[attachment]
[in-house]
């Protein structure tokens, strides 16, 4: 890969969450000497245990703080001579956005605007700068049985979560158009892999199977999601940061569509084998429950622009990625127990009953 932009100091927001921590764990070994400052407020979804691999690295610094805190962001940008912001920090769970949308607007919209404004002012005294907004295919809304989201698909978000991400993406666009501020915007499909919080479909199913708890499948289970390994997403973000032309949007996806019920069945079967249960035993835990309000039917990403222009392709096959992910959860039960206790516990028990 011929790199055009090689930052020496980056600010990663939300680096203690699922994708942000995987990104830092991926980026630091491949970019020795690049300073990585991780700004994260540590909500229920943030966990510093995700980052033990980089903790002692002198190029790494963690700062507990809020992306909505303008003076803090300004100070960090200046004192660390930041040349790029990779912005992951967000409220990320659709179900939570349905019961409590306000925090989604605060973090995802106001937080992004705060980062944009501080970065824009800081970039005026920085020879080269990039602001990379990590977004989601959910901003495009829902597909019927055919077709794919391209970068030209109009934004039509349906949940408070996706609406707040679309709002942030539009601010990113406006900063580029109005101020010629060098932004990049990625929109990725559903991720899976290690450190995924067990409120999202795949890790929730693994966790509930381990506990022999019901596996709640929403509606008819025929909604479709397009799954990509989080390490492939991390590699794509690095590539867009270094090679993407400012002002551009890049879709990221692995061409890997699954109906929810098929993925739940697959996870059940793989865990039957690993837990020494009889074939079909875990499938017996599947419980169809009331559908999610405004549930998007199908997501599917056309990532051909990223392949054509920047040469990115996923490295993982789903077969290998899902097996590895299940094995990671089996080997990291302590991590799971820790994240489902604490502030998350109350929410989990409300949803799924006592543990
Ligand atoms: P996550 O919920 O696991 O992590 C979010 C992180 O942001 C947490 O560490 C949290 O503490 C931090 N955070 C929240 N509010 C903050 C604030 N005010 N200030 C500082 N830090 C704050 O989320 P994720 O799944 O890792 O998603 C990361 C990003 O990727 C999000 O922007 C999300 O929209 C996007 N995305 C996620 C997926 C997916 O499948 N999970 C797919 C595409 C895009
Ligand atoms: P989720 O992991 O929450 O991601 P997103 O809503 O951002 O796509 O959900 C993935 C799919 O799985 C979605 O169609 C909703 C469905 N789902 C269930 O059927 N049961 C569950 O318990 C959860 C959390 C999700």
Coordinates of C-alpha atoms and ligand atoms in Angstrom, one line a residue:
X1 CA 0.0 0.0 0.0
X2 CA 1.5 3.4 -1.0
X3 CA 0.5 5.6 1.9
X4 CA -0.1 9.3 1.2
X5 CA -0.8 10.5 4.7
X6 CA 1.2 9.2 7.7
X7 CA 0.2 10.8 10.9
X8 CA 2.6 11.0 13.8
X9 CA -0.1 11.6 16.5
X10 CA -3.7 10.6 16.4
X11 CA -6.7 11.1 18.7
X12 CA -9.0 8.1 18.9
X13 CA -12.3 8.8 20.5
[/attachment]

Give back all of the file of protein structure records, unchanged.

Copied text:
[in-house]
């Protein structure tokens, strides 16, 4: 890969969450000497245990703080001579956005605007700068049985979560158009892999199977999601940061569509084998429950622009990625127990009953 932009100091927001921590764990070994400052407020979804691999690295610094805190962001940008912001920090769970949308607007919209404004002012005294907004295919809304989201698909978000991400993406666009501020915007499909919080479909199913708890499948289970390994997403973000032309949007996806019920069945079967249960035993835990309000039917990403222009392709096959992910959860039960206790516990028990 011929790199055009090689930052020496980056600010990663939300680096203690699922994708942000995987990104830092991926980026630091491949970019020795690049300073990585991780700004994260540590909500229920943030966990510093995700980052033990980089903790002692002198190029790494963690700062507990809020992306909505303008003076803090300004100070960090200046004192660390930041040349790029990779912005992951967000409220990320659709179900939570349905019961409590306000925090989604605060973090995802106001937080992004705060980062944009501080970065824009800081970039005026920085020879080269990039602001990379990590977004989601959910901003495009829902597909019927055919077709794919391209970068030209109009934004039509349906949940408070996706609406707040679309709002942030539009601010990113406006900063580029109005101020010629060098932004990049990625929109990725559903991720899976290690450190995924067990409120999202795949890790929730693994966790509930381990506990022999019901596996709640929403509606008819025929909604479709397009799954990509989080390490492939991390590699794509690095590539867009270094090679993407400012002002551009890049879709990221692995061409890997699954109906929810098929993925739940697959996870059940793989865990039957690993837990020494009889074939079909875990499938017996599947419980169809009331559908999610405004549930998007199908997501599917056309990532051909990223392949054509920047040469990115996923490295993982789903077969290998899902097996590895299940094995990671089996080997990291302590991590799971820790994240489902604490502030998350109350929410989990409300949803799924006592543990
Ligand atoms: P996550 O919920 O696991 O992590 C979010 C992180 O942001 C947490 O560490 C949290 O503490 C931090 N955070 C929240 N509010 C903050 C604030 N005010 N200030 C500082 N830090 C704050 O989320 P994720 O799944 O890792 O998603 C990361 C990003 O990727 C999000 O922007 C999300 O929209 C996007 N995305 C996620 C997926 C997916 O499948 N999970 C797919 C595409 C895009
Ligand atoms: P989720 O992991 O929450 O991601 P997103 O809503 O951002 O796509 O959900 C993935 C799919 O799985 C979605 O169609 C909703 C469905 N789902 C269930 O059927 N049961 C569950 O318990 C959860 C959390 C999700």
Coordinates of C-alpha atoms and ligand atoms in Angstrom, one line a residue:
X1 CA 0.0 0.0 0.0
X2 CA 1.5 3.4 -1.0
X3 CA 0.5 5.6 1.9
X4 CA -0.1 9.3 1.2
X5 CA -0.8 10.5 4.7
X6 CA 1.2 9.2 7.7
X7 CA 0.2 10.8 10.9
X8 CA 2.6 11.0 13.8
X9 CA -0.1 11.6 16.5
X10 CA -3.7 10.6 16.4
X11 CA -6.7 11.1 18.7
X12 CA -9.0 8.1 18.9
X13 CA -12.3 8.8 20.5